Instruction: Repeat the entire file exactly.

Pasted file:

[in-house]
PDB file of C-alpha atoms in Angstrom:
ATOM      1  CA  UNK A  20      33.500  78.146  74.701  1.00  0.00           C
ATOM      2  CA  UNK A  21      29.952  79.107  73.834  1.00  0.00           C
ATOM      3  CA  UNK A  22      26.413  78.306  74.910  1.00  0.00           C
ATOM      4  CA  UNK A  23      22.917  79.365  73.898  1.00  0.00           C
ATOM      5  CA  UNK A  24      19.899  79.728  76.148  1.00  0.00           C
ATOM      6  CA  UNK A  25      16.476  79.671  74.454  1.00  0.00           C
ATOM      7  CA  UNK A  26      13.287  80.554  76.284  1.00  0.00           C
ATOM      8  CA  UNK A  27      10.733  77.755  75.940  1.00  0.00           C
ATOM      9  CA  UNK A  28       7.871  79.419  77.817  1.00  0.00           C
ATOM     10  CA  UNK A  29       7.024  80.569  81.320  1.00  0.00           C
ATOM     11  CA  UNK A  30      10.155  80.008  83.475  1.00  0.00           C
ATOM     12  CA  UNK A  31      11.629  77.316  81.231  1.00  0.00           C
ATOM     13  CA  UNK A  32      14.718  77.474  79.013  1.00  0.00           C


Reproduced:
[in-house]
PDB file of C-alpha atoms in Angstrom:
ATOM      1  CA  UNK A  20      33.500  78.146  74.701  1.00  0.00           C
ATOM      2  CA  UNK A  21      29.952  79.107  73.834  1.00  0.00           C
ATOM      3  CA  UNK A  22      26.413  78.306  74.910  1.00  0.00           C
ATOM      4  CA  UNK A  23      22.917  79.365  73.898  1.00  0.00           C
ATOM      5  CA  UNK A  24      19.899  79.728  76.148  1.00  0.00           C
ATOM      6  CA  UNK A  25      16.476  79.671  74.454  1.00  0.00           C
ATOM      7  CA  UNK A  26      13.287  80.554  76.284  1.00  0.00           C
ATOM      8  CA  UNK A  27      10.733  77.755  75.940  1.00  0.00           C
ATOM      9  CA  UNK A  28       7.871  79.419  77.817  1.00  0.00           C
ATOM     10  CA  UNK A  29       7.024  80.569  81.320  1.00  0.00           C
ATOM     11  CA  UNK A  30      10.155  80.008  83.475  1.00  0.00           C
ATOM     12  CA  UNK A  31      11.629  77.316  81.231  1.00  0.00           C
ATOM     13  CA  UNK A  32      14.718  77.474  79.013  1.00  0.00           C